Monday, April 24, 2017

AIP Update: 2 Weeks In

I'm on day 17 of the AIP diet.  Here's an update on how it's going, in case you're thinking of trying it yourself, or maybe are just a weird diet-voyeur.  (No judgment here!)  I'll do it report card-style, because Lisa Simpson is my spirit animal.

Fidelity to the diet: A-

  • I have been eating solely meat, veggies, and fruit.  However, I have made mistakes with spices and peppers, like when I used cumin. (I realized last week that cumin comes from seeds).  I have also willingly eaten bell peppers and little bits of tomatoes, which are also on the "No" list, when they've been served in my food.
  • Whenever Joe and I have eaten out, we've either gone to bbq places or steakhouses, figuring we have the best shot there of finding food I can eat.  (What a sacrifice!  We even had to suffer through a meal at a Brazilian steakhouse last week.  It's been rough.)
  • Speaking of BBQ, I have cheated and eaten BBQ sauce.  That's probably the most added sugar I've had in over two weeks.
  • I've patiently picked every shred of cheese out of store-bought salads, and I've thrown away every crouton and egg slice that's come my way.
  • I've carried baked sweet potatoes and fruit in my hydration pack during long runs, instead of Honeystinger waffles or Gu Chews.
  • I've been in several all-day meetings where they served lunch, and I've either 1) brought my own lunch, aka dried beef, baked sweet potato, and fruit, or 2) scavenged the catering table for deli meat and iceberg lettuce while my co-workers enjoyed sandwiches and dessert.
  • I have ignored the persistent food cravings saying, "Just one Coke Zero won't hurt you.  Doesn't ice cream sound great right now?  That Pop-Tart would really help fuel your run on the Powerlines."*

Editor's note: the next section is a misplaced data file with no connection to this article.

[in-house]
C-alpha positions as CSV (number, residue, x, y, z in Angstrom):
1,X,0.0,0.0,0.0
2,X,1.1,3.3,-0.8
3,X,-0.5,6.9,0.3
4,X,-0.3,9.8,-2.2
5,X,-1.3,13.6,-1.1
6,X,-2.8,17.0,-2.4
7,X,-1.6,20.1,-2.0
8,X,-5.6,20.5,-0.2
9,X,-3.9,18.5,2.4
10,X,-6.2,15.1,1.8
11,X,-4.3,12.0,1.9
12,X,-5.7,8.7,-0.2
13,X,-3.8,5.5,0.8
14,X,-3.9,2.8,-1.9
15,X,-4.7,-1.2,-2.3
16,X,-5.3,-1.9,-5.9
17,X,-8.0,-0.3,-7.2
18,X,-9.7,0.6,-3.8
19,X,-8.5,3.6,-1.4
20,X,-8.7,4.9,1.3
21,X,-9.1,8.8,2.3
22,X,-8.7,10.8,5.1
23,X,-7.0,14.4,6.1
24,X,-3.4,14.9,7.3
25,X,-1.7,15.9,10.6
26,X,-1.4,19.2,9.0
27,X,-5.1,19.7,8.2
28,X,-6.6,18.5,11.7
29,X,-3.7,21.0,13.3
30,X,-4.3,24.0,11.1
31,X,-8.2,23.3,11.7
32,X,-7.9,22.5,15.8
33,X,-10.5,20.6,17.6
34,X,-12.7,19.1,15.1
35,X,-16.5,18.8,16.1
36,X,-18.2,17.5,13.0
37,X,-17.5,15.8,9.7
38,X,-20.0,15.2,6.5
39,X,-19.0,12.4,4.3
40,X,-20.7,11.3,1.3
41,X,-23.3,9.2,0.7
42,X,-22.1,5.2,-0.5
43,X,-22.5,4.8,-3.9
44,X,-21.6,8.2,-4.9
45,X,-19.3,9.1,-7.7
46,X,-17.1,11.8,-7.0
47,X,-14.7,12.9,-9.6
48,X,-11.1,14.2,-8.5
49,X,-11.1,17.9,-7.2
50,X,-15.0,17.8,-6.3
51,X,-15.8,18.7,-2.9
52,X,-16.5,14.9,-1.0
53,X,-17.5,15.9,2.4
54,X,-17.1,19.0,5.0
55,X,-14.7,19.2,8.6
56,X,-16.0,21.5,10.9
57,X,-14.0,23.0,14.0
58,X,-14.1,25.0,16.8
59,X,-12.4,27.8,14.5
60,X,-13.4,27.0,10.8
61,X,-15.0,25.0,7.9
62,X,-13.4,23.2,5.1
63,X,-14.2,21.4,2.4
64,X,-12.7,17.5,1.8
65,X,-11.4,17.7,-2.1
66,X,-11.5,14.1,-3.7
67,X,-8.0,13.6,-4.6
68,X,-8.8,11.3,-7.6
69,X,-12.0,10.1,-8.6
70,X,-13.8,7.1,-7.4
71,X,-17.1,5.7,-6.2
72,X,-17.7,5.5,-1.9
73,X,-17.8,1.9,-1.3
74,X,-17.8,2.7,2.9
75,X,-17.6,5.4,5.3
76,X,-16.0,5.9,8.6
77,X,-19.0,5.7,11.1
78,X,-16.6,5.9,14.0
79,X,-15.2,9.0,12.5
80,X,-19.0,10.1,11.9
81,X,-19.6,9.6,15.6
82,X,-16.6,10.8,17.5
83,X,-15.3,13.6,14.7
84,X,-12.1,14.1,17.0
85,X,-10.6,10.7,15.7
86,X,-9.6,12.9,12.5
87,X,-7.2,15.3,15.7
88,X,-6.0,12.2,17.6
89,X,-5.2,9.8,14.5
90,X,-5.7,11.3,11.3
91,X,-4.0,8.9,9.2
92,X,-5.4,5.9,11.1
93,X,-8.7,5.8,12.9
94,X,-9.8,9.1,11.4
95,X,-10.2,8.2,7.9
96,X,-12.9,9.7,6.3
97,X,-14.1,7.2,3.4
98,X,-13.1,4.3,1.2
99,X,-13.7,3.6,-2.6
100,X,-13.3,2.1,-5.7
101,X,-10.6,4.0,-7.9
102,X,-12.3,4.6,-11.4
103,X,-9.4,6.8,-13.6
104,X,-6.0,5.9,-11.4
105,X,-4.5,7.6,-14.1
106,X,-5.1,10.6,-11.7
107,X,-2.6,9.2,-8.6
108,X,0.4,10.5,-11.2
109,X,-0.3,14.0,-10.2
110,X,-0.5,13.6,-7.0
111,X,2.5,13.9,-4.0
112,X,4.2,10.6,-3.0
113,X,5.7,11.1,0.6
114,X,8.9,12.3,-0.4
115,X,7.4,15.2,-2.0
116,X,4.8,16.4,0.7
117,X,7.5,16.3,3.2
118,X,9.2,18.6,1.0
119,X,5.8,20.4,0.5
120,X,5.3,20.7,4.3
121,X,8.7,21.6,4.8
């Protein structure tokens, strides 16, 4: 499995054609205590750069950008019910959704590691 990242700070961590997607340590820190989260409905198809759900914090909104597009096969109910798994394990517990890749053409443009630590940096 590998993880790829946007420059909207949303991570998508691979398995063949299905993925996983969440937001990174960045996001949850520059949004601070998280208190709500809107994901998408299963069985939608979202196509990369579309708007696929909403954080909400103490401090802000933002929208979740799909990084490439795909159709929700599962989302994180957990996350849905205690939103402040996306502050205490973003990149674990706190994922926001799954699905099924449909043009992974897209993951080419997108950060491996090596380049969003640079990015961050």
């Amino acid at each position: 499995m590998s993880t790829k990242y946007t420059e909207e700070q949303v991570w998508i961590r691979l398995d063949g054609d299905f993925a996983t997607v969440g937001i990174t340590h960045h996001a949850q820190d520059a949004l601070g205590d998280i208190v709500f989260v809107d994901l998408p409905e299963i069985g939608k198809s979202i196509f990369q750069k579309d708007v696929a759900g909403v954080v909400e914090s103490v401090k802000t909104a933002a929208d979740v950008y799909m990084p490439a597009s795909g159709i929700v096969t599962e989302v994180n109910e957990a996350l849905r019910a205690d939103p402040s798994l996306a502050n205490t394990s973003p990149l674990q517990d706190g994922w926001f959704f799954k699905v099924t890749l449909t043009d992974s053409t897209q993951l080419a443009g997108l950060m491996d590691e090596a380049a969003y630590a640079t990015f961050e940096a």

*Note: Since starting this diet and cutting out all added sugar, I've had weirdly specific sugar cravings.  After taking a shower, I thought my towel smelled like a donut.  During a run, I thought I smelled Diet Dr. Pepper.  At this moment, I'd really like to eat a brown Tootsie Pop.

Calorie management for running performance: B
  • My first couple runs while on the diet, I felt pretty lethargic.  They've improved since then, maybe because I've started eating sweet potatoes, which have 27g of carbohydrates per cup.  
  • This past weekend, I did two moderately long runs: a 3.5-hour run and a 2.5-hour run, both at Bandera.  The first one was a night run, after dinner.  I ate one apple during the run, and felt good the entire time.  The second was a morning run, after a breakfast of vegetables and fruit, and I didn't consume anything during the run.  I bonked hard enough that I couldn't think clearly toward the end, which resulted in this conversation:
          Joe (quoting The Simpsons): "Now, let's all celebrate with a cool glass of turnip juice."
          Me: Have you ever had a tune -- tunip -- tune-up?  What's that word again?
          Joe: Um . . . 

Enthusiasm for continuing on AIP: B
  • After the month-long experiment is over, I would like to continue avoiding grains and dairy and only eating whole foods -- for the most part.  I do miss going to Sammy's for an omelet with Joe on Sunday mornings, and I miss trying out different restaurants (usually carb-heavy ones) during our once-a-week lunch together.  So right now I'm thinking those two meals a week could be the exceptions to the rule.  I definitely will let myself eat nuts, spices, and peppers again without restraint once this experiment is complete.
  • One AIP website I was reading said something like, "Everyone makes mistakes on the AIP diet.  It's nothing to worry about.  But you do need to start over from scratch when this happens."  Joe and I have had fun joking about that: "Don't worry about the report you messed up.  Everyone makes mistakes.  But you're fired; go clean out your desk."  As far as this diet goes, I am happy to acknowledge that I've made mistakes, and happy to try to do better going forward, but there's no way I'm starting again from day one.
Another note: Strength and conditioning coach extraordinaire Phil reminded me that AIP is about eliminating all causes of inflammation from the body.  Thus, he told me, doing 20 miles of hill repeats is not AIP.  That kind of thing causes stress and inflammation.  So the fact that I'm still running, in combination with the mistakes and exceptions I've made in the diet, means I'm not a perfect model of the auto-immune protocol.  And I'm okay with that.  Overall midterm grade: B.

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